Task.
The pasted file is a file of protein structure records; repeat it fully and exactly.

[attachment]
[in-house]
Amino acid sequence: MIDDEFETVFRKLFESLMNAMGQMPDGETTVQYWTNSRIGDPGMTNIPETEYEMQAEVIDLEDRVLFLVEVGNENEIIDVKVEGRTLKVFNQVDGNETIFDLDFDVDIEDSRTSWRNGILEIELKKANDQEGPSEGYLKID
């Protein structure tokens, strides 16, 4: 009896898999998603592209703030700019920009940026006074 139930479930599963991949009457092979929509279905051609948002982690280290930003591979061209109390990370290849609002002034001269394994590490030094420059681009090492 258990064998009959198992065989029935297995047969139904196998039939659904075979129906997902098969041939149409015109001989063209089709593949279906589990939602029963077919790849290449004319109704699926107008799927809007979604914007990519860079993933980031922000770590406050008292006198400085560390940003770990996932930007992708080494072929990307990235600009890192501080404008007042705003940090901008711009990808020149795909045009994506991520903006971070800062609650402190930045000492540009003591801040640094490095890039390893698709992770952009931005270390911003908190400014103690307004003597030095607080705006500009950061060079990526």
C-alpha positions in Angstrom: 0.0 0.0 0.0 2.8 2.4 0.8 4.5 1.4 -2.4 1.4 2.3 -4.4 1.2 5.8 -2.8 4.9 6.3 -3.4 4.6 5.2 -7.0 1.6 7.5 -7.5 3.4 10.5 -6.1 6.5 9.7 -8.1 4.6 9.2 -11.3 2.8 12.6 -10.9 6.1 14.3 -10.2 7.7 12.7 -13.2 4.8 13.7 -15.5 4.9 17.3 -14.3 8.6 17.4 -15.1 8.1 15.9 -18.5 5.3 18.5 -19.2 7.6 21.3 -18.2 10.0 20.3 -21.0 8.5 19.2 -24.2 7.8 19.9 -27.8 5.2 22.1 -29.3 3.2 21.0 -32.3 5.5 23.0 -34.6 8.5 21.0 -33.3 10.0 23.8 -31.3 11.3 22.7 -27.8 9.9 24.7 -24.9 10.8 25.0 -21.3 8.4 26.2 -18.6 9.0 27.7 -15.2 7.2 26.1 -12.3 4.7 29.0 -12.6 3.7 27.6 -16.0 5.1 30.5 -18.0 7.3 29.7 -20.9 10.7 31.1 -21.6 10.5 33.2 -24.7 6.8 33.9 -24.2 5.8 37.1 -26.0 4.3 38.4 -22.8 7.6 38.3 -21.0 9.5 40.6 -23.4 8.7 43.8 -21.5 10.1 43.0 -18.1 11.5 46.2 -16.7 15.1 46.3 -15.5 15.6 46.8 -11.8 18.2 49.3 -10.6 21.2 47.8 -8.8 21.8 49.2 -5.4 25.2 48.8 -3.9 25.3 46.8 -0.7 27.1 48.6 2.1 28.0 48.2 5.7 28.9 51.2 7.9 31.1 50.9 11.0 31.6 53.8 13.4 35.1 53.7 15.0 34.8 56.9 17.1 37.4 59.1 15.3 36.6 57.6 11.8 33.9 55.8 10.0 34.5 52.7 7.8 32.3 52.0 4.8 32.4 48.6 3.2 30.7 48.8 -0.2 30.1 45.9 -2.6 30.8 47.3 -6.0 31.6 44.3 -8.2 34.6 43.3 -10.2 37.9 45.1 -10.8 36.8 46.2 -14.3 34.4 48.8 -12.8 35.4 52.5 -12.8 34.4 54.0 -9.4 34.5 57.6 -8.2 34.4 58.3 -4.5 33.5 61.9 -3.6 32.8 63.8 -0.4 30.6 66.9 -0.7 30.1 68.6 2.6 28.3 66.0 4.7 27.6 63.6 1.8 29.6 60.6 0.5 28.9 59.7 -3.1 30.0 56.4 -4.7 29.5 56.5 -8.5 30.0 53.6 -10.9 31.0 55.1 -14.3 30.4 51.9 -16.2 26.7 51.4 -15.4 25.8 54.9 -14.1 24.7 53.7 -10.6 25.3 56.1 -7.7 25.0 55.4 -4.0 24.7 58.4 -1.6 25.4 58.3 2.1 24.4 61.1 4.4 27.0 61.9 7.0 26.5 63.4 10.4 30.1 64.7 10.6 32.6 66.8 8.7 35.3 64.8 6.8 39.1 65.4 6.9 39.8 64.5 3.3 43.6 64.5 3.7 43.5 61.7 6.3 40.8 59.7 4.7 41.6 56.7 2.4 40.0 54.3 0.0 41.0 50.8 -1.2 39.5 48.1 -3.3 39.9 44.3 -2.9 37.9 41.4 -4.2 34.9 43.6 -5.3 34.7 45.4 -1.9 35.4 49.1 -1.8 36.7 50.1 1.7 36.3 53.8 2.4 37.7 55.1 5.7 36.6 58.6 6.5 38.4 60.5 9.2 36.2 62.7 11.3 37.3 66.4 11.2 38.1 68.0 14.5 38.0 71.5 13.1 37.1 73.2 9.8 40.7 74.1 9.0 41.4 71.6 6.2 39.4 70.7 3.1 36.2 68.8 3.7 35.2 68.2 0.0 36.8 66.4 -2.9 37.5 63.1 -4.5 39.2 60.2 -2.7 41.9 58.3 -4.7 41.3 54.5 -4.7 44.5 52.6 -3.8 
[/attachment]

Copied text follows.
[in-house]
Amino acid sequence: MIDDEFETVFRKLFESLMNAMGQMPDGETTVQYWTNSRIGDPGMTNIPETEYEMQAEVIDLEDRVLFLVEVGNENEIIDVKVEGRTLKVFNQVDGNETIFDLDFDVDIEDSRTSWRNGILEIELKKANDQEGPSEGYLKID
């Protein structure tokens, strides 16, 4: 009896898999998603592209703030700019920009940026006074 139930479930599963991949009457092979929509279905051609948002982690280290930003591979061209109390990370290849609002002034001269394994590490030094420059681009090492 258990064998009959198992065989029935297995047969139904196998039939659904075979129906997902098969041939149409015109001989063209089709593949279906589990939602029963077919790849290449004319109704699926107008799927809007979604914007990519860079993933980031922000770590406050008292006198400085560390940003770990996932930007992708080494072929990307990235600009890192501080404008007042705003940090901008711009990808020149795909045009994506991520903006971070800062609650402190930045000492540009003591801040640094490095890039390893698709992770952009931005270390911003908190400014103690307004003597030095607080705006500009950061060079990526």
C-alpha positions in Angstrom: 0.0 0.0 0.0 2.8 2.4 0.8 4.5 1.4 -2.4 1.4 2.3 -4.4 1.2 5.8 -2.8 4.9 6.3 -3.4 4.6 5.2 -7.0 1.6 7.5 -7.5 3.4 10.5 -6.1 6.5 9.7 -8.1 4.6 9.2 -11.3 2.8 12.6 -10.9 6.1 14.3 -10.2 7.7 12.7 -13.2 4.8 13.7 -15.5 4.9 17.3 -14.3 8.6 17.4 -15.1 8.1 15.9 -18.5 5.3 18.5 -19.2 7.6 21.3 -18.2 10.0 20.3 -21.0 8.5 19.2 -24.2 7.8 19.9 -27.8 5.2 22.1 -29.3 3.2 21.0 -32.3 5.5 23.0 -34.6 8.5 21.0 -33.3 10.0 23.8 -31.3 11.3 22.7 -27.8 9.9 24.7 -24.9 10.8 25.0 -21.3 8.4 26.2 -18.6 9.0 27.7 -15.2 7.2 26.1 -12.3 4.7 29.0 -12.6 3.7 27.6 -16.0 5.1 30.5 -18.0 7.3 29.7 -20.9 10.7 31.1 -21.6 10.5 33.2 -24.7 6.8 33.9 -24.2 5.8 37.1 -26.0 4.3 38.4 -22.8 7.6 38.3 -21.0 9.5 40.6 -23.4 8.7 43.8 -21.5 10.1 43.0 -18.1 11.5 46.2 -16.7 15.1 46.3 -15.5 15.6 46.8 -11.8 18.2 49.3 -10.6 21.2 47.8 -8.8 21.8 49.2 -5.4 25.2 48.8 -3.9 25.3 46.8 -0.7 27.1 48.6 2.1 28.0 48.2 5.7 28.9 51.2 7.9 31.1 50.9 11.0 31.6 53.8 13.4 35.1 53.7 15.0 34.8 56.9 17.1 37.4 59.1 15.3 36.6 57.6 11.8 33.9 55.8 10.0 34.5 52.7 7.8 32.3 52.0 4.8 32.4 48.6 3.2 30.7 48.8 -0.2 30.1 45.9 -2.6 30.8 47.3 -6.0 31.6 44.3 -8.2 34.6 43.3 -10.2 37.9 45.1 -10.8 36.8 46.2 -14.3 34.4 48.8 -12.8 35.4 52.5 -12.8 34.4 54.0 -9.4 34.5 57.6 -8.2 34.4 58.3 -4.5 33.5 61.9 -3.6 32.8 63.8 -0.4 30.6 66.9 -0.7 30.1 68.6 2.6 28.3 66.0 4.7 27.6 63.6 1.8 29.6 60.6 0.5 28.9 59.7 -3.1 30.0 56.4 -4.7 29.5 56.5 -8.5 30.0 53.6 -10.9 31.0 55.1 -14.3 30.4 51.9 -16.2 26.7 51.4 -15.4 25.8 54.9 -14.1 24.7 53.7 -10.6 25.3 56.1 -7.7 25.0 55.4 -4.0 24.7 58.4 -1.6 25.4 58.3 2.1 24.4 61.1 4.4 27.0 61.9 7.0 26.5 63.4 10.4 30.1 64.7 10.6 32.6 66.8 8.7 35.3 64.8 6.8 39.1 65.4 6.9 39.8 64.5 3.3 43.6 64.5 3.7 43.5 61.7 6.3 40.8 59.7 4.7 41.6 56.7 2.4 40.0 54.3 0.0 41.0 50.8 -1.2 39.5 48.1 -3.3 39.9 44.3 -2.9 37.9 41.4 -4.2 34.9 43.6 -5.3 34.7 45.4 -1.9 35.4 49.1 -1.8 36.7 50.1 1.7 36.3 53.8 2.4 37.7 55.1 5.7 36.6 58.6 6.5 38.4 60.5 9.2 36.2 62.7 11.3 37.3 66.4 11.2 38.1 68.0 14.5 38.0 71.5 13.1 37.1 73.2 9.8 40.7 74.1 9.0 41.4 71.6 6.2 39.4 70.7 3.1 36.2 68.8 3.7 35.2 68.2 0.0 36.8 66.4 -2.9 37.5 63.1 -4.5 39.2 60.2 -2.7 41.9 58.3 -4.7 41.3 54.5 -4.7 44.5 52.6 -3.8 